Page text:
The science of being is spelt out in detail in oceans of literature in Sanatana Dharma or the eternal way of life. In the Tatwabodha, which is a drop of this literature, Bhagavan Adi Sankaracharya spells out the different sense organs of action in the human body, their specific duties and the presiding deities.
The five organs that perform actions in our body are the mouth or the organ of speech, the two hands, the two feet, the organ of excretion and the sense organ of reproduction. They are together called Karmendriyas. Devata means god in our understanding.
However, Devata is from the word Dyotana, which means to illumine or shine. There is no specific light that emerges from these sense organs, but there is a subtle conscious feeling or a sense of perception that is manifest through these sense organs. They are forms of consciousness and are called Devatas or gods. The god of speech is Agni or fire.
If we analyse our common expressions for speech—fiery speech, heated debate or hot arguments—even the English language has this underlying understanding. Indra, the king of all the gods, is the overlord of the hands. Hands are an extension of the heart and so hands are the sense organs of action connected with feeling. The presiding deity of the feet is Vishnu, the lord who took big strides to measure just three paces of land in the incarnation of Vamana.
The deity or force of consciousness that governs our organ of excretion is Mrithyu or god of death. Excretion represents the end of experience when the waste matter leaves the precincts of the body. Mrithyu represents death or the end of something. The overlord of the organ of reproduction is Prajapathi or the master of well-manifested beings on this planet.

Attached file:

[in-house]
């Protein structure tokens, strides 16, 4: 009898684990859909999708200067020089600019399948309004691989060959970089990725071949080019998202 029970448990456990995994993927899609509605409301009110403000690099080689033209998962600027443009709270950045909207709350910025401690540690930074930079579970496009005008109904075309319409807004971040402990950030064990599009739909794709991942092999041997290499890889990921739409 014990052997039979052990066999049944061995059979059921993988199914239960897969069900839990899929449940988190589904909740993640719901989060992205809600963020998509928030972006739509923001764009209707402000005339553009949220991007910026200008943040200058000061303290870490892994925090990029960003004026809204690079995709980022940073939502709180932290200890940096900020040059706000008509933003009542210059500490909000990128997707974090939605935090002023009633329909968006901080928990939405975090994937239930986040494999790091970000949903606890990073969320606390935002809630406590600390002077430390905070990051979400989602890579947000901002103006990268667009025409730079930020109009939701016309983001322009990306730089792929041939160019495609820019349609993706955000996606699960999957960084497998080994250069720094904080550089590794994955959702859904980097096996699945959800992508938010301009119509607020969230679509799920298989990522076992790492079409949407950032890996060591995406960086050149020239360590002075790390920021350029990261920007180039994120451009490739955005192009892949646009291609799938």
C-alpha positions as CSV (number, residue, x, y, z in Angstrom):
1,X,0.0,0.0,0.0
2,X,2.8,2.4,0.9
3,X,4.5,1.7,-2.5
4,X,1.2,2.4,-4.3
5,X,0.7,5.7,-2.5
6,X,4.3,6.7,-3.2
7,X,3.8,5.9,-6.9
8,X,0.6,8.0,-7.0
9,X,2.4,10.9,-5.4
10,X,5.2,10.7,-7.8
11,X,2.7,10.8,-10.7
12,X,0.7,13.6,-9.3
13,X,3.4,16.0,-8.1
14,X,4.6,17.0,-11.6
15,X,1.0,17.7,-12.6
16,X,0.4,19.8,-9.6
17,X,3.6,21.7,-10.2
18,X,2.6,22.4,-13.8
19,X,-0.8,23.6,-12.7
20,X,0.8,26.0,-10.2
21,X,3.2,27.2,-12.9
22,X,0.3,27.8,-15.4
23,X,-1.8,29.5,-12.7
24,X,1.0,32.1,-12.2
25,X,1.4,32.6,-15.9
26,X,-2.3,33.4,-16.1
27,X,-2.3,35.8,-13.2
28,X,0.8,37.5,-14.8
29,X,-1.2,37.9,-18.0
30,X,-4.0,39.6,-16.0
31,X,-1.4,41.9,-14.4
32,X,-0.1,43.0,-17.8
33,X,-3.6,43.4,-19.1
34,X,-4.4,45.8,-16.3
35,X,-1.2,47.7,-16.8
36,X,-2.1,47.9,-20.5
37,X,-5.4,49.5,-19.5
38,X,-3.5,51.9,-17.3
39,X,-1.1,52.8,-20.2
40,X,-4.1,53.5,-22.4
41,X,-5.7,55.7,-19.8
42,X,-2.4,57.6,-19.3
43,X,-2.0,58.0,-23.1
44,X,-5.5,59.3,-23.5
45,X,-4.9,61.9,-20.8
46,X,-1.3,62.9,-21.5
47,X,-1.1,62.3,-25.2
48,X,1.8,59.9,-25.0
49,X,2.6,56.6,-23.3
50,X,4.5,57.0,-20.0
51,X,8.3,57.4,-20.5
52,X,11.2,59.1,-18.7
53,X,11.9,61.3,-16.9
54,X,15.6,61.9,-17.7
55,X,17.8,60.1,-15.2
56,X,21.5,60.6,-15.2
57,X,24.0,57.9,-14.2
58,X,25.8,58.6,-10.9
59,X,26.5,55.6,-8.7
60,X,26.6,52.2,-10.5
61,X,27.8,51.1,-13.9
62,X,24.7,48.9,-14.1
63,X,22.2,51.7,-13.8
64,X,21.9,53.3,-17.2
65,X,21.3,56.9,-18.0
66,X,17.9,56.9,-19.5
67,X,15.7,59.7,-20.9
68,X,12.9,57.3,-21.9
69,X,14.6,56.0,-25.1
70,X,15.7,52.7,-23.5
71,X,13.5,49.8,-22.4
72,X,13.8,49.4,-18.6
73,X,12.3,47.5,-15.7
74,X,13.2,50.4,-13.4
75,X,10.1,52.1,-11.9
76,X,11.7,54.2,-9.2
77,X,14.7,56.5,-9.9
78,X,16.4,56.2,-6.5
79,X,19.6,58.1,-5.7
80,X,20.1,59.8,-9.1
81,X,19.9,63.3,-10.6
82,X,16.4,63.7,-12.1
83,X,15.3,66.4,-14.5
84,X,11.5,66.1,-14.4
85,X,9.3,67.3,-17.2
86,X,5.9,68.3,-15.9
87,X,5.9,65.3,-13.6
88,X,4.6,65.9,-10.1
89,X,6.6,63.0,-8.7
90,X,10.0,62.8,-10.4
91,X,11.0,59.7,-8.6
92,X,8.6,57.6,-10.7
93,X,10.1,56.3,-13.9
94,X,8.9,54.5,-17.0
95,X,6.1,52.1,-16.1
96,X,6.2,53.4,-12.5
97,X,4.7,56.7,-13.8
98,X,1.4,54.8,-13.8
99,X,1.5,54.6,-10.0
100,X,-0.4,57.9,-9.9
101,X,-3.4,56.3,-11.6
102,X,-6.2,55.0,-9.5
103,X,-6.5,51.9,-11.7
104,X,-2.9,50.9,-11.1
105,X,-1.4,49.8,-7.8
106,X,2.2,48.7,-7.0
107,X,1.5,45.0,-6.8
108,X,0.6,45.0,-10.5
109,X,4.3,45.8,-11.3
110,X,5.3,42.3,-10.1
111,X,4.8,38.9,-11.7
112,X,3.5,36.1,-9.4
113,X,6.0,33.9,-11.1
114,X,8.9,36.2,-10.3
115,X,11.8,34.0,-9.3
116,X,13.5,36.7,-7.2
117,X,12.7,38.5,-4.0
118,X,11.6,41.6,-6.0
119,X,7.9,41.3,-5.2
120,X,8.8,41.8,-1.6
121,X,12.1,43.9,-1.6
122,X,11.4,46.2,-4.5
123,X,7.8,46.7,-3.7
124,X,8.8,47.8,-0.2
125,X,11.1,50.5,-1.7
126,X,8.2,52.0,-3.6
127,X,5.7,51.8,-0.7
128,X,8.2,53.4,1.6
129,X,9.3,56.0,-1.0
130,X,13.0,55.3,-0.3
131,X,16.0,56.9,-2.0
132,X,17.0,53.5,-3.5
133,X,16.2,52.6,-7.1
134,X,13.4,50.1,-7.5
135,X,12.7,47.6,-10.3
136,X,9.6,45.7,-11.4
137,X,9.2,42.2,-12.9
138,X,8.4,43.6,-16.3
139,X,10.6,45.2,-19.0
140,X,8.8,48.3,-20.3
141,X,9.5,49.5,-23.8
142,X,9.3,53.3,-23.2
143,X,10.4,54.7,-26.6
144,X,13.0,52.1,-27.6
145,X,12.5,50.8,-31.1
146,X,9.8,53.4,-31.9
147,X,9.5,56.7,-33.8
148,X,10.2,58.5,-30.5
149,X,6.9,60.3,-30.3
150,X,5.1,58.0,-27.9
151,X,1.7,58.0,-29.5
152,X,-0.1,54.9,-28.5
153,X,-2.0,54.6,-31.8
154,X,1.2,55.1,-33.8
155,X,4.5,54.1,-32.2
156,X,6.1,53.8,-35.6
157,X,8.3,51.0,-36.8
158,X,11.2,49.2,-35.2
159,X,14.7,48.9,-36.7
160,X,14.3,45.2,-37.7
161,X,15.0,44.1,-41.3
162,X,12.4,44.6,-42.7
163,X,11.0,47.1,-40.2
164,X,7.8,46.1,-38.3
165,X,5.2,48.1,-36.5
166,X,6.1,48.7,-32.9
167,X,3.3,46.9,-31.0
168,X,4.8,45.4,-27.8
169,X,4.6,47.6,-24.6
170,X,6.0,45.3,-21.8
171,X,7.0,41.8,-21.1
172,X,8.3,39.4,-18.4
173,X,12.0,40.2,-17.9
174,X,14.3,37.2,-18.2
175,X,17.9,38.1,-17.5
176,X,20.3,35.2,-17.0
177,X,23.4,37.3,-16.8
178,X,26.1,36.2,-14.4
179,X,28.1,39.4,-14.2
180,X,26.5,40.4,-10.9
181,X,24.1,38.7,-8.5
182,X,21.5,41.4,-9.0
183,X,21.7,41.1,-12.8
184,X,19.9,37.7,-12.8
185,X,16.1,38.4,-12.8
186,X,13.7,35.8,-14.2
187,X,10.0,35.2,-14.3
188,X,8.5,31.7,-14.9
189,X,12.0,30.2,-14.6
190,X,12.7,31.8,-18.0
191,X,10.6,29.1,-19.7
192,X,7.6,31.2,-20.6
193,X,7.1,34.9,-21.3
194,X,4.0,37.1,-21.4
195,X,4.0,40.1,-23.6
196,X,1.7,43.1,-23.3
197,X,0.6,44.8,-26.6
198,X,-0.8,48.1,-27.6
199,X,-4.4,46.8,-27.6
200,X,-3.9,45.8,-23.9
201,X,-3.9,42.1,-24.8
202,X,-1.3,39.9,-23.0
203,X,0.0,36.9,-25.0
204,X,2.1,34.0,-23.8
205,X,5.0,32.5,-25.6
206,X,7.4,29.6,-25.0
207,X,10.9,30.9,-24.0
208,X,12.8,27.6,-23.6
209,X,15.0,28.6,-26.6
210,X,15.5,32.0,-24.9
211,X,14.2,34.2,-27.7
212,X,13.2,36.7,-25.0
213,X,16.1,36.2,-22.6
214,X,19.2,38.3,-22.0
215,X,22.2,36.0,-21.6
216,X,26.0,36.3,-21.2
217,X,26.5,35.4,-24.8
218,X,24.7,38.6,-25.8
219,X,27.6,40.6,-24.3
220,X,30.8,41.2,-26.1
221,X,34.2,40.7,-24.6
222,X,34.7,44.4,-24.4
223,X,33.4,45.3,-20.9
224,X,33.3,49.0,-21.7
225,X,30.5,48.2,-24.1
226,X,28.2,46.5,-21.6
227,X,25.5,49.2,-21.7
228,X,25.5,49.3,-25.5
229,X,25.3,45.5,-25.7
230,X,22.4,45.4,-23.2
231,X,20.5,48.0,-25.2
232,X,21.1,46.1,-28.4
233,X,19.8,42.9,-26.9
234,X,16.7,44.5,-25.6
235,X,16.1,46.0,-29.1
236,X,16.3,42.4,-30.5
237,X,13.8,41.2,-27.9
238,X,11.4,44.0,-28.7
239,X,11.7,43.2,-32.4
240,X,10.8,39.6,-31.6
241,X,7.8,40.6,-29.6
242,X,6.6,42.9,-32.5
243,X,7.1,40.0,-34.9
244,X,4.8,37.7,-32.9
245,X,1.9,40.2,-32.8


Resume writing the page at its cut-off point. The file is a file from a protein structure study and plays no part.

Here the specific functions are also mentioned in precise Sanskrit. The object of the sense organ of speech is talking. The object of the two hands is to grasp things. The object of the feet is to walk. The object of the organ of excretion is to eliminate waste and interestingly, the object of the organ of reproduction the experience of pleasure through procreation.
These sense organs of perception and action are parts of the subtle body. The reason for the existence of the subtle and gross bodies is the causal body. The student asks the Master about it and the reply is strange. He says it cannot be expressed in words. It has no beginning. Its form is ignorance or, “I don’t know”. It is not aware of the true existence. It is homogenous in nature. Whatever exists in us in this manner is called Karana Shareeram or the causal body.